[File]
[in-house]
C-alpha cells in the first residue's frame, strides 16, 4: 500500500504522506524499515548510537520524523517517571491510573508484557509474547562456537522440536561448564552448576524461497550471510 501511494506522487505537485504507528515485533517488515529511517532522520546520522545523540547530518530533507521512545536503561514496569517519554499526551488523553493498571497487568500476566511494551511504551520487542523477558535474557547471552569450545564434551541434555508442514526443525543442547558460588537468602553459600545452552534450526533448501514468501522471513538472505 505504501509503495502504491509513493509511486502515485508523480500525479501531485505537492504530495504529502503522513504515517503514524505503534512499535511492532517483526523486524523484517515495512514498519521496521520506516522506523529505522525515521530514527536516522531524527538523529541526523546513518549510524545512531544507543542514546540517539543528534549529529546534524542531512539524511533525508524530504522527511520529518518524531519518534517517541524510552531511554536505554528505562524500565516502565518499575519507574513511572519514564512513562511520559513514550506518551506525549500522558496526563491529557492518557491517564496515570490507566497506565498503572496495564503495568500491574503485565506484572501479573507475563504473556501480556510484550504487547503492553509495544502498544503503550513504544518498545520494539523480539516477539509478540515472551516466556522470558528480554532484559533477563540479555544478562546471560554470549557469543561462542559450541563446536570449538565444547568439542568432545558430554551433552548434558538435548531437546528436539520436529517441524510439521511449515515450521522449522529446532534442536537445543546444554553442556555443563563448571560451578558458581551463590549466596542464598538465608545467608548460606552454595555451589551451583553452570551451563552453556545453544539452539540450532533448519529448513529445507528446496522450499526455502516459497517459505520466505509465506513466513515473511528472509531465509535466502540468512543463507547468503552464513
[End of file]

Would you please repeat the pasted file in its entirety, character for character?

[in-house]
C-alpha cells in the first residue's frame, strides 16, 4: 500500500504522506524499515548510537520524523517517571491510573508484557509474547562456537522440536561448564552448576524461497550471510 501511494506522487505537485504507528515485533517488515529511517532522520546520522545523540547530518530533507521512545536503561514496569517519554499526551488523553493498571497487568500476566511494551511504551520487542523477558535474557547471552569450545564434551541434555508442514526443525543442547558460588537468602553459600545452552534450526533448501514468501522471513538472505 505504501509503495502504491509513493509511486502515485508523480500525479501531485505537492504530495504529502503522513504515517503514524505503534512499535511492532517483526523486524523484517515495512514498519521496521520506516522506523529505522525515521530514527536516522531524527538523529541526523546513518549510524545512531544507543542514546540517539543528534549529529546534524542531512539524511533525508524530504522527511520529518518524531519518534517517541524510552531511554536505554528505562524500565516502565518499575519507574513511572519514564512513562511520559513514550506518551506525549500522558496526563491529557492518557491517564496515570490507566497506565498503572496495564503495568500491574503485565506484572501479573507475563504473556501480556510484550504487547503492553509495544502498544503503550513504544518498545520494539523480539516477539509478540515472551516466556522470558528480554532484559533477563540479555544478562546471560554470549557469543561462542559450541563446536570449538565444547568439542568432545558430554551433552548434558538435548531437546528436539520436529517441524510439521511449515515450521522449522529446532534442536537445543546444554553442556555443563563448571560451578558458581551463590549466596542464598538465608545467608548460606552454595555451589551451583553452570551451563552453556545453544539452539540450532533448519529448513529445507528446496522450499526455502516459497517459505520466505509465506513466513515473511528472509531465509535466502540468512543463507547468503552464513